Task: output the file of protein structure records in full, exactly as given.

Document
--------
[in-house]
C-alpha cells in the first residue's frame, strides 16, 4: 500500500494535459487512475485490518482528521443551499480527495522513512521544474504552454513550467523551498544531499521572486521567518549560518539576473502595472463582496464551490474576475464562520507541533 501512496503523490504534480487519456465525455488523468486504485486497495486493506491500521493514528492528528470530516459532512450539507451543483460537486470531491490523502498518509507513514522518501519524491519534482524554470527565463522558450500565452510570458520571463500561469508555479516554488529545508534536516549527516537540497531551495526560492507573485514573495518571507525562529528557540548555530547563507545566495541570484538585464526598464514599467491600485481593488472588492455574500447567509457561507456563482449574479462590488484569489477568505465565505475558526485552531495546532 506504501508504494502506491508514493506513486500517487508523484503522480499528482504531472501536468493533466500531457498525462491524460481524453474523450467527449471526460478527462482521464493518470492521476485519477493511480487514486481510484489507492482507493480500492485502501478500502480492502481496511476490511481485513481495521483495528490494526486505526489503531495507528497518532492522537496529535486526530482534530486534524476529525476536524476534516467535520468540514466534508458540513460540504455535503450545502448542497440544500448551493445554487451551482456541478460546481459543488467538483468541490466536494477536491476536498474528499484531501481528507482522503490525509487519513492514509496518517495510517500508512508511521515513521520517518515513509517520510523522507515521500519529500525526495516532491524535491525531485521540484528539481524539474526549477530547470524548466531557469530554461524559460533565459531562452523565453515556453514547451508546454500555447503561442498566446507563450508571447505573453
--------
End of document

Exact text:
[in-house]
C-alpha cells in the first residue's frame, strides 16, 4: 500500500494535459487512475485490518482528521443551499480527495522513512521544474504552454513550467523551498544531499521572486521567518549560518539576473502595472463582496464551490474576475464562520507541533 501512496503523490504534480487519456465525455488523468486504485486497495486493506491500521493514528492528528470530516459532512450539507451543483460537486470531491490523502498518509507513514522518501519524491519534482524554470527565463522558450500565452510570458520571463500561469508555479516554488529545508534536516549527516537540497531551495526560492507573485514573495518571507525562529528557540548555530547563507545566495541570484538585464526598464514599467491600485481593488472588492455574500447567509457561507456563482449574479462590488484569489477568505465565505475558526485552531495546532 506504501508504494502506491508514493506513486500517487508523484503522480499528482504531472501536468493533466500531457498525462491524460481524453474523450467527449471526460478527462482521464493518470492521476485519477493511480487514486481510484489507492482507493480500492485502501478500502480492502481496511476490511481485513481495521483495528490494526486505526489503531495507528497518532492522537496529535486526530482534530486534524476529525476536524476534516467535520468540514466534508458540513460540504455535503450545502448542497440544500448551493445554487451551482456541478460546481459543488467538483468541490466536494477536491476536498474528499484531501481528507482522503490525509487519513492514509496518517495510517500508512508511521515513521520517518515513509517520510523522507515521500519529500525526495516532491524535491525531485521540484528539481524539474526549477530547470524548466531557469530554461524559460533565459531562452523565453515556453514547451508546454500555447503561442498566446507563450508571447505573453